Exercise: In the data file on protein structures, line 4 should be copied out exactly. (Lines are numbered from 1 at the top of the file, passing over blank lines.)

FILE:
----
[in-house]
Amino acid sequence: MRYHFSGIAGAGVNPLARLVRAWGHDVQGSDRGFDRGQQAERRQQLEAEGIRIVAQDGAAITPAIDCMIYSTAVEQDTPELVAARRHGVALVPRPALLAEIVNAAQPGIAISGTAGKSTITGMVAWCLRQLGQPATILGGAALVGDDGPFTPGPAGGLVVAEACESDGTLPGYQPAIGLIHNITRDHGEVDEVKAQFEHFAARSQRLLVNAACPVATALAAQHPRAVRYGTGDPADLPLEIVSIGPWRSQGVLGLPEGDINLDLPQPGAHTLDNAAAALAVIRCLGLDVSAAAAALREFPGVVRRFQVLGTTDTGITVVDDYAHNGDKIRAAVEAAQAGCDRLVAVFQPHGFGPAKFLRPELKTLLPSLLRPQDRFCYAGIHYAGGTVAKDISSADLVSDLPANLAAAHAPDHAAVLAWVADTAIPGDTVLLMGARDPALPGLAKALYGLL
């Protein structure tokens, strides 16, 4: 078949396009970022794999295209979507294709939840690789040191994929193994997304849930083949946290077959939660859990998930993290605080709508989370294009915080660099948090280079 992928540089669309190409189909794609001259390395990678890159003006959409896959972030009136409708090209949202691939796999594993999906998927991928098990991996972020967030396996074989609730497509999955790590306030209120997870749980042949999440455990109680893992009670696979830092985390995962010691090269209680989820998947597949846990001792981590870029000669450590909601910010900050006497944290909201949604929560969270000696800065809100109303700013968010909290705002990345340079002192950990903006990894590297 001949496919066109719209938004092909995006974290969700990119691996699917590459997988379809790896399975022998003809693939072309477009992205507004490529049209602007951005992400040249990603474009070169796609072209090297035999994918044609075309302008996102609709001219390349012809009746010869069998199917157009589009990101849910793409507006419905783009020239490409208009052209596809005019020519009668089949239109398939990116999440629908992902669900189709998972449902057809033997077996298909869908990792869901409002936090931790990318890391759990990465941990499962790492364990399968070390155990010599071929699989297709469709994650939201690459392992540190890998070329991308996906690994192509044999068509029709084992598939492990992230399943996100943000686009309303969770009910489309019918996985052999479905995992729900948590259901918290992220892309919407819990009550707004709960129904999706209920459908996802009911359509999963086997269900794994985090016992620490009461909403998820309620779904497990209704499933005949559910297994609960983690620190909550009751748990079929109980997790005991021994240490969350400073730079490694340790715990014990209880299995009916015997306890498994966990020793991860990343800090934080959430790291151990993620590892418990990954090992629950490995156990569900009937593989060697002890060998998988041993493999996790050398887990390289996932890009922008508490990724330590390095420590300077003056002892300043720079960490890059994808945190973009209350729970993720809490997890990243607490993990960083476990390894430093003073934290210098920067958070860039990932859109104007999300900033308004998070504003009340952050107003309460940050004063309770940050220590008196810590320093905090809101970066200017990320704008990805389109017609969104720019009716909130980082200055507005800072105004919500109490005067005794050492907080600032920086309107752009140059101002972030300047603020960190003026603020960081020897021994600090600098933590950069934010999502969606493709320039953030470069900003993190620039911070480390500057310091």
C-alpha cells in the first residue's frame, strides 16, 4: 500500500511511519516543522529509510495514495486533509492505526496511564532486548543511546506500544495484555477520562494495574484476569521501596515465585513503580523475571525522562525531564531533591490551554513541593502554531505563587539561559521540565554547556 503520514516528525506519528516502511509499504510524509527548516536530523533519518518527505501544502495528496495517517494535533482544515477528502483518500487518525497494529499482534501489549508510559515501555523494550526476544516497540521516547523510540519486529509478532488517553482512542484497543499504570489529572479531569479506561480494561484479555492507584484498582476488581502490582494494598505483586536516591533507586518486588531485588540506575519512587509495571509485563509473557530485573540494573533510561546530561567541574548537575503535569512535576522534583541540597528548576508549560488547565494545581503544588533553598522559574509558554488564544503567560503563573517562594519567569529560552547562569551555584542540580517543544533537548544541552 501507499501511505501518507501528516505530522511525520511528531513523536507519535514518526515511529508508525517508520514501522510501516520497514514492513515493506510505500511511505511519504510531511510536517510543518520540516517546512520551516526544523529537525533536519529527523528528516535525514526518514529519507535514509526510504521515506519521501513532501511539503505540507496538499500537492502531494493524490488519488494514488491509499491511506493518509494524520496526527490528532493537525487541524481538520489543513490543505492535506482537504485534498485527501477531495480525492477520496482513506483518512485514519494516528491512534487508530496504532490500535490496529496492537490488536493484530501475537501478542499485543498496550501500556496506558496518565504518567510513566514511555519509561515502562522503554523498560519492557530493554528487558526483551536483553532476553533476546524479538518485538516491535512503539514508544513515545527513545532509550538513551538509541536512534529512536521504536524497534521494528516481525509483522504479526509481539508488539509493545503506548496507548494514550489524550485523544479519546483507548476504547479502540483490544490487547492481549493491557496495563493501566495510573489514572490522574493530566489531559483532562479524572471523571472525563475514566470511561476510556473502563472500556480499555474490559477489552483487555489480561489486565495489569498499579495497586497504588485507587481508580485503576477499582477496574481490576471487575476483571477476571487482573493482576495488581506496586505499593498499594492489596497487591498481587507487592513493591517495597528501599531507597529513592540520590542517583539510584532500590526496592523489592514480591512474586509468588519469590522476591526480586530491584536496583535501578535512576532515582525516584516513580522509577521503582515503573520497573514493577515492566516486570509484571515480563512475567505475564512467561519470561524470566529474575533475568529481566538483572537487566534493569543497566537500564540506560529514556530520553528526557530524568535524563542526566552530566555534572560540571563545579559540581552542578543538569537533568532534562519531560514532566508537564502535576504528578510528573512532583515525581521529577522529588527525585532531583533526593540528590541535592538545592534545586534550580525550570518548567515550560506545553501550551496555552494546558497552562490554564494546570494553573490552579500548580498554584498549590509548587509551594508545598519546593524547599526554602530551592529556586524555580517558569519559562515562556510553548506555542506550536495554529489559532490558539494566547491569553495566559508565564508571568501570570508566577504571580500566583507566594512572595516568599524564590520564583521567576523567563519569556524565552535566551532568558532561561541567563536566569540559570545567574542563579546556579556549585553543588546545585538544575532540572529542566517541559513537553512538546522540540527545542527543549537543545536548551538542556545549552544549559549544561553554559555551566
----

C-alpha cells in the first residue's frame, strides 16, 4: 500500500511511519516543522529509510495514495486533509492505526496511564532486548543511546506500544495484555477520562494495574484476569521501596515465585513503580523475571525522562525531564531533591490551554513541593502554531505563587539561559521540565554547556 503520514516528525506519528516502511509499504510524509527548516536530523533519518518527505501544502495528496495517517494535533482544515477528502483518500487518525497494529499482534501489549508510559515501555523494550526476544516497540521516547523510540519486529509478532488517553482512542484497543499504570489529572479531569479506561480494561484479555492507584484498582476488581502490582494494598505483586536516591533507586518486588531485588540506575519512587509495571509485563509473557530485573540494573533510561546530561567541574548537575503535569512535576522534583541540597528548576508549560488547565494545581503544588533553598522559574509558554488564544503567560503563573517562594519567569529560552547562569551555584542540580517543544533537548544541552 501507499501511505501518507501528516505530522511525520511528531513523536507519535514518526515511529508508525517508520514501522510501516520497514514492513515493506510505500511511505511519504510531511510536517510543518520540516517546512520551516526544523529537525533536519529527523528528516535525514526518514529519507535514509526510504521515506519521501513532501511539503505540507496538499500537492502531494493524490488519488494514488491509499491511506493518509494524520496526527490528532493537525487541524481538520489543513490543505492535506482537504485534498485527501477531495480525492477520496482513506483518512485514519494516528491512534487508530496504532490500535490496529496492537490488536493484530501475537501478542499485543498496550501500556496506558496518565504518567510513566514511555519509561515502562522503554523498560519492557530493554528487558526483551536483553532476553533476546524479538518485538516491535512503539514508544513515545527513545532509550538513551538509541536512534529512536521504536524497534521494528516481525509483522504479526509481539508488539509493545503506548496507548494514550489524550485523544479519546483507548476504547479502540483490544490487547492481549493491557496495563493501566495510573489514572490522574493530566489531559483532562479524572471523571472525563475514566470511561476510556473502563472500556480499555474490559477489552483487555489480561489486565495489569498499579495497586497504588485507587481508580485503576477499582477496574481490576471487575476483571477476571487482573493482576495488581506496586505499593498499594492489596497487591498481587507487592513493591517495597528501599531507597529513592540520590542517583539510584532500590526496592523489592514480591512474586509468588519469590522476591526480586530491584536496583535501578535512576532515582525516584516513580522509577521503582515503573520497573514493577515492566516486570509484571515480563512475567505475564512467561519470561524470566529474575533475568529481566538483572537487566534493569543497566537500564540506560529514556530520553528526557530524568535524563542526566552530566555534572560540571563545579559540581552542578543538569537533568532534562519531560514532566508537564502535576504528578510528573512532583515525581521529577522529588527525585532531583533526593540528590541535592538545592534545586534550580525550570518548567515550560506545553501550551496555552494546558497552562490554564494546570494553573490552579500548580498554584498549590509548587509551594508545598519546593524547599526554602530551592529556586524555580517558569519559562515562556510553548506555542506550536495554529489559532490558539494566547491569553495566559508565564508571568501570570508566577504571580500566583507566594512572595516568599524564590520564583521567576523567563519569556524565552535566551532568558532561561541567563536566569540559570545567574542563579546556579556549585553543588546545585538544575532540572529542566517541559513537553512538546522540540527545542527543549537543545536548551538542556545549552544549559549544561553554559555551566